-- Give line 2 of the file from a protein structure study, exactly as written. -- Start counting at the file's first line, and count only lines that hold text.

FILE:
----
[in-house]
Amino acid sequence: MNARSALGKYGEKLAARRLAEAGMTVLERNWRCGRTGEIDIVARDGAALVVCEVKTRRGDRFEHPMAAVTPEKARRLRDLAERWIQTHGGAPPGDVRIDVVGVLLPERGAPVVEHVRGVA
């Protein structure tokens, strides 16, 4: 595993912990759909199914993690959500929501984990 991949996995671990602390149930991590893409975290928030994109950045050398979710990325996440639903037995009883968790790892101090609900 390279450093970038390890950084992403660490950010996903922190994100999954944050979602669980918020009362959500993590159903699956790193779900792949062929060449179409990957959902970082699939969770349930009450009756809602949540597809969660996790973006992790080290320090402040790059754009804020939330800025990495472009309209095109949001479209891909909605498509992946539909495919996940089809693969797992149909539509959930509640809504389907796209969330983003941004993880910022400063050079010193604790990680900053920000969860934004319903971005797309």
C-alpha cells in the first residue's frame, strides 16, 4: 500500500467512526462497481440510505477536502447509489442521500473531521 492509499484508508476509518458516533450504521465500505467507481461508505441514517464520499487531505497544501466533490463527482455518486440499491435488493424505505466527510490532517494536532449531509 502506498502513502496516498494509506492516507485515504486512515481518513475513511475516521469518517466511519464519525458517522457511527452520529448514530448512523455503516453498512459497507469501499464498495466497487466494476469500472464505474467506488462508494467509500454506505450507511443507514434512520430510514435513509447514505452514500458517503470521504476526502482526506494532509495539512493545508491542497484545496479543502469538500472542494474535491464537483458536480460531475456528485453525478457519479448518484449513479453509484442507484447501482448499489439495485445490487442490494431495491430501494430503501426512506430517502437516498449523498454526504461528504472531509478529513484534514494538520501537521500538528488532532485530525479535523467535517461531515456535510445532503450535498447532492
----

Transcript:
Amino acid sequence: MNARSALGKYGEKLAARRLAEAGMTVLERNWRCGRTGEIDIVARDGAALVVCEVKTRRGDRFEHPMAAVTPEKARRLRDLAERWIQTHGGAPPGDVRIDVVGVLLPERGAPVVEHVRGVA